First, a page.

As for his educational needs, It wasn’t till this year January that we final got the LEA to agree to statement and after the mother of all fights, he was placed in a special school for children with autism! This was just one month ago! 

Back when Little man first attend CAMHS age 7, when I first heard the words Autism My world changed for ever (for one it lead me to this blog back in 2008) I knew that there was a massive controversy surrounding the possible links between vaccines and that of autism. Though this was mainly targeted at the MMR due to it’s administrating of three vaccines within the same time deterioration. I would be lying if I said I didn’t wonder or question the MMR at this point in time, “Of course I bloody did!” but I had a healthy daughter who received that same vaccination, besides, it wouldn’t change the fact he was on the spectrum… I decided to bury it somewhere in my head. I didn’t need answers, I needed to concentrate on the now, for all our sakes! 

 But that changed when my third child was born, my now 20 m old son “Harley” When that time came, I had to dig the question back out and ask my self… Do I want my child to contract a virus such as measles and quite possibly die? Hell NO

Do I want my child to develop autism? Again NO 

Then I asked myself, Do I want my son to catch measles and maybe DIE or do I want to take the chance of my child possibly developing autism therefore avoiding the risk of measles allowing him to LIVE?

 I instantly had my answer! God I called the doctors receptionist within minutes! Two weeks later he was vaccinated.

  I don’t regret my decision, there is NO proven link between that of autism and the MMR! But it’s a known fact that measles can be fatal! Yet despite the, “No Link” being proven you anti vaccine campaigners argue it as being wrong or somehow fixed….I think some just want something, someone to blame! Without that link you have no answers and that hurts! But isn’t it time you focused on what’s important here,”The child” You’re not going to change who they are by embanking on your mission… Its time to embrace your child and deal with the diagnosis.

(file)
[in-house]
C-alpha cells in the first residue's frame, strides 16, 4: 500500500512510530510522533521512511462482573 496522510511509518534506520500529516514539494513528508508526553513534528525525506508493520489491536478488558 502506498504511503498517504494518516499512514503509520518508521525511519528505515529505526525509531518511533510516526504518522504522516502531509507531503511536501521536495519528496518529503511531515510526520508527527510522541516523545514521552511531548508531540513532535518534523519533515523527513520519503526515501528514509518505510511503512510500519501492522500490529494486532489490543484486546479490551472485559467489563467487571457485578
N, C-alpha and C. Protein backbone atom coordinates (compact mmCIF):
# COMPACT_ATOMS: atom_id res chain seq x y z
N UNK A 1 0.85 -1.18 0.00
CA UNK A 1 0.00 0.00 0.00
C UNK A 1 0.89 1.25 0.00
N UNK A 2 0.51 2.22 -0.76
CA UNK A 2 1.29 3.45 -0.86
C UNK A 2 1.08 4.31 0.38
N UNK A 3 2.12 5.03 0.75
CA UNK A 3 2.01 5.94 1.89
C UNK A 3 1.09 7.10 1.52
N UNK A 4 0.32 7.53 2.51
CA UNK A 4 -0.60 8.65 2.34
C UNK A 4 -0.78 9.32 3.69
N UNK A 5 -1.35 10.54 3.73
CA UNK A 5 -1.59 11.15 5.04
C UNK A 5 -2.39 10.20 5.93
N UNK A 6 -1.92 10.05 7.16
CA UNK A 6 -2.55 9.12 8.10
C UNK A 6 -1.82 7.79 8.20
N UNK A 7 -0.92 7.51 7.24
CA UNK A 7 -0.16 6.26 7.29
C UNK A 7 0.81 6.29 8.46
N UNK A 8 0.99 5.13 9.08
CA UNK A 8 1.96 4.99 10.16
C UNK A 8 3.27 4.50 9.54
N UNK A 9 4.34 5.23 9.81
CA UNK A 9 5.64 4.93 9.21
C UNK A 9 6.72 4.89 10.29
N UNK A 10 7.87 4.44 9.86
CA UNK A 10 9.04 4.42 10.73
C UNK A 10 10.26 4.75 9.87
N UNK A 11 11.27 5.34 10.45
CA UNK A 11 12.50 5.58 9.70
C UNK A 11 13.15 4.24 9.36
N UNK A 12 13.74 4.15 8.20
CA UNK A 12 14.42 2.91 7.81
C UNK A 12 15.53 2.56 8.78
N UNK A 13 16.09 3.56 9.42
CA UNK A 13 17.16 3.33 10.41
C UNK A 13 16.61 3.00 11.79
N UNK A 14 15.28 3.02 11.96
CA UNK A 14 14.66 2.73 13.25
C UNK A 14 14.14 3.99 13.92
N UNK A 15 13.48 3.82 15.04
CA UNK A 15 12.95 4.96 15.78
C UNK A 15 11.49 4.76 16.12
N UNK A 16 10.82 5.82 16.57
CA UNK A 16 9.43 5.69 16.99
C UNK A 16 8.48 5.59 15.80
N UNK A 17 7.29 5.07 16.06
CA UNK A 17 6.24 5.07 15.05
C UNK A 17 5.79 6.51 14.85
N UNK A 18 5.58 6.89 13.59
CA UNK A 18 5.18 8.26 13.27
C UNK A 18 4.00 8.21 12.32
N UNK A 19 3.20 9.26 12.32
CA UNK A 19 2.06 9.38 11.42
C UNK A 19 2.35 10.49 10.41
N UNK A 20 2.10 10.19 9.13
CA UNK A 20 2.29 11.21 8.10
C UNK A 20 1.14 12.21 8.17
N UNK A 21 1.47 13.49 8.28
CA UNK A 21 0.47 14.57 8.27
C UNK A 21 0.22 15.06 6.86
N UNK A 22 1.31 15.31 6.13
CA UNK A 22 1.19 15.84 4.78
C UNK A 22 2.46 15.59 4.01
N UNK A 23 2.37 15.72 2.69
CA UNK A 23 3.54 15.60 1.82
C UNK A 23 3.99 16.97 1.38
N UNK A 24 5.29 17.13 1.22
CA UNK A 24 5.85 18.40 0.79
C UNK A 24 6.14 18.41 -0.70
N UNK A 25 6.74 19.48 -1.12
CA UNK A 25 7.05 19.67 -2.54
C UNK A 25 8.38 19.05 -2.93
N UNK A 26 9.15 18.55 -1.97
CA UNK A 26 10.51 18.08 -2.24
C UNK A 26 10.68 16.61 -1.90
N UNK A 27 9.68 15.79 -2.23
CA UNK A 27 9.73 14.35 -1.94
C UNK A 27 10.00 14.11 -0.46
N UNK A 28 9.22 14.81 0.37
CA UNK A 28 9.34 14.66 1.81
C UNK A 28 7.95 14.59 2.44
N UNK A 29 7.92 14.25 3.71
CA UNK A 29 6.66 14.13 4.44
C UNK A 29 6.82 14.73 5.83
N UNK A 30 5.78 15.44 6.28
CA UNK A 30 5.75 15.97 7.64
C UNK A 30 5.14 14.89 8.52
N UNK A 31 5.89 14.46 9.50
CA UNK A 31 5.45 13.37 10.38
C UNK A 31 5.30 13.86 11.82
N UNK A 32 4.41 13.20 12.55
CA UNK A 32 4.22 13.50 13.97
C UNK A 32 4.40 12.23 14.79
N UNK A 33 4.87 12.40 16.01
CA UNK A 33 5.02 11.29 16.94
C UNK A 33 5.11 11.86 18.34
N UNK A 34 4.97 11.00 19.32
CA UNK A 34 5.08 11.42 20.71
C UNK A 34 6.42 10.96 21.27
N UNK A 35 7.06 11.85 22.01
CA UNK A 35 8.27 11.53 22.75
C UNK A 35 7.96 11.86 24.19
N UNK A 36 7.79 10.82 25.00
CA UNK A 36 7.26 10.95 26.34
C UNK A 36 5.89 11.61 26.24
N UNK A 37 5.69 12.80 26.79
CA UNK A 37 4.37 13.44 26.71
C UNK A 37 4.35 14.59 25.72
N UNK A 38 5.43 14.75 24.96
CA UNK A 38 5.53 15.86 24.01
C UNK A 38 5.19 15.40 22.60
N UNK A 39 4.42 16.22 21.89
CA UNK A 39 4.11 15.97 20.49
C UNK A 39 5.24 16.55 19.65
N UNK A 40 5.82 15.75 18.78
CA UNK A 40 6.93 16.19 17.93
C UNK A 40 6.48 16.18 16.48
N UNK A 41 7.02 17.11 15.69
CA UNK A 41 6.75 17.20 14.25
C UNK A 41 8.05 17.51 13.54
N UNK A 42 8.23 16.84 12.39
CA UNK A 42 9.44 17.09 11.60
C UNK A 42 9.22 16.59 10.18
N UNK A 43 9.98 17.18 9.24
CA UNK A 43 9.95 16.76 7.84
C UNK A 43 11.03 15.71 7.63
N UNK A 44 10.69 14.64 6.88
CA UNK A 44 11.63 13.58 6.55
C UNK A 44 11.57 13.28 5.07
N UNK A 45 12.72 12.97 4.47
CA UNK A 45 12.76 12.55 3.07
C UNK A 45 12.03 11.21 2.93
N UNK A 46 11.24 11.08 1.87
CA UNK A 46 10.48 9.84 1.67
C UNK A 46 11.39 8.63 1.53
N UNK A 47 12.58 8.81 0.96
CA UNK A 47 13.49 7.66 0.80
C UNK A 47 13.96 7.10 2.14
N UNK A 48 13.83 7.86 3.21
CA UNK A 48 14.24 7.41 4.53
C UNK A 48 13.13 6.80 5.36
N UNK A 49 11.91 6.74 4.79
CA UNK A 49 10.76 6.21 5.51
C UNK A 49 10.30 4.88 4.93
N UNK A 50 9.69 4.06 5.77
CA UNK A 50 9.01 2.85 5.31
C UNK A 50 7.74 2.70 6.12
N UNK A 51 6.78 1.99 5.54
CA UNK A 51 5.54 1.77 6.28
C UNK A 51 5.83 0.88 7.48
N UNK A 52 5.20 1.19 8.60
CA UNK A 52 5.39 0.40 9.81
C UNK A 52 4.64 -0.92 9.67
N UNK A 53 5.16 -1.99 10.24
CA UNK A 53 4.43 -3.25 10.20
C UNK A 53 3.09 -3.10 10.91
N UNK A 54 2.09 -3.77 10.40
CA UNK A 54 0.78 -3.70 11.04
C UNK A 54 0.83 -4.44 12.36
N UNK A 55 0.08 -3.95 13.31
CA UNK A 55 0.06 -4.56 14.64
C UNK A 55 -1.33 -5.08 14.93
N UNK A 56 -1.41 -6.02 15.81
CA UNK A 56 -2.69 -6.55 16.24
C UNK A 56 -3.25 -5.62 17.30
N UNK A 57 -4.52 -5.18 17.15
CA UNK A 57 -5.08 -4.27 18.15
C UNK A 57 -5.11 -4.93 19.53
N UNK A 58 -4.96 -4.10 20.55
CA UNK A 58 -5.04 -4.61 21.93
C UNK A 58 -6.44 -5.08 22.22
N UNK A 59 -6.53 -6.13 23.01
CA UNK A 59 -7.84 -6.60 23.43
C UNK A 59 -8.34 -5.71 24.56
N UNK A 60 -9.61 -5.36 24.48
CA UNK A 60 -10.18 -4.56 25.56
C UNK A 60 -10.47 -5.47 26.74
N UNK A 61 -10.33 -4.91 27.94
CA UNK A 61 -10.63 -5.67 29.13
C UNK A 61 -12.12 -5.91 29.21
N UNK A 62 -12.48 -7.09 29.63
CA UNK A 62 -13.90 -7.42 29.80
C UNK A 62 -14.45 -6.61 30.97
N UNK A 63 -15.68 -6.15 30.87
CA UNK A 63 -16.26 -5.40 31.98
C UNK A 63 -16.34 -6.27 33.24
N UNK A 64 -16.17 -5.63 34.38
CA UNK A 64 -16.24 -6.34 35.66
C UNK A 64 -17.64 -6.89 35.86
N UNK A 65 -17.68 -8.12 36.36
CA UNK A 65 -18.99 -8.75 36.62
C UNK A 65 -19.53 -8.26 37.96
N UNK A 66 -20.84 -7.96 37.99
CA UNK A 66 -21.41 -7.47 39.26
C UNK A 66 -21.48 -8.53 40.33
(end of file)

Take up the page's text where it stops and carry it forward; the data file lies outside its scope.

I will be outspoken and now share my opinion by stating that, “Those that leave their child totally unprotected, opting not to vaccinate a child in fear of autism, are playing Russian Roulette with their own children’s life, as well as that of the life of those at risk like new-born babies to young for vaccination. (I am sorry if I’m offending supporters of the blog, fellow followers on twitter & friends on Facebook, but it’s a view I feel so strongly about.)

 How would you feel if your child passed on rubella to a pregnant woman who ended up giving birth to a baby who was severely disabled including the loss of sight due to the mothers contamination of Rubella during her pregnancy? Would you feel guilty? 

 Last month I received the news that a friend who sadly I had lost contact with 3 years back had lost her daughter to Meningitis (another vaccine that is avoided) her daughter was not yet old enough for that first Jab. This was contracted on her 8th day off life! God this saddens me! 

 I hold no guilt! I can hold my head high as I walk the streets with my children by my side. I know that when a life is lost or a baby is born disabled due to the mother contracting Rubella, It didn’t come from me or my children.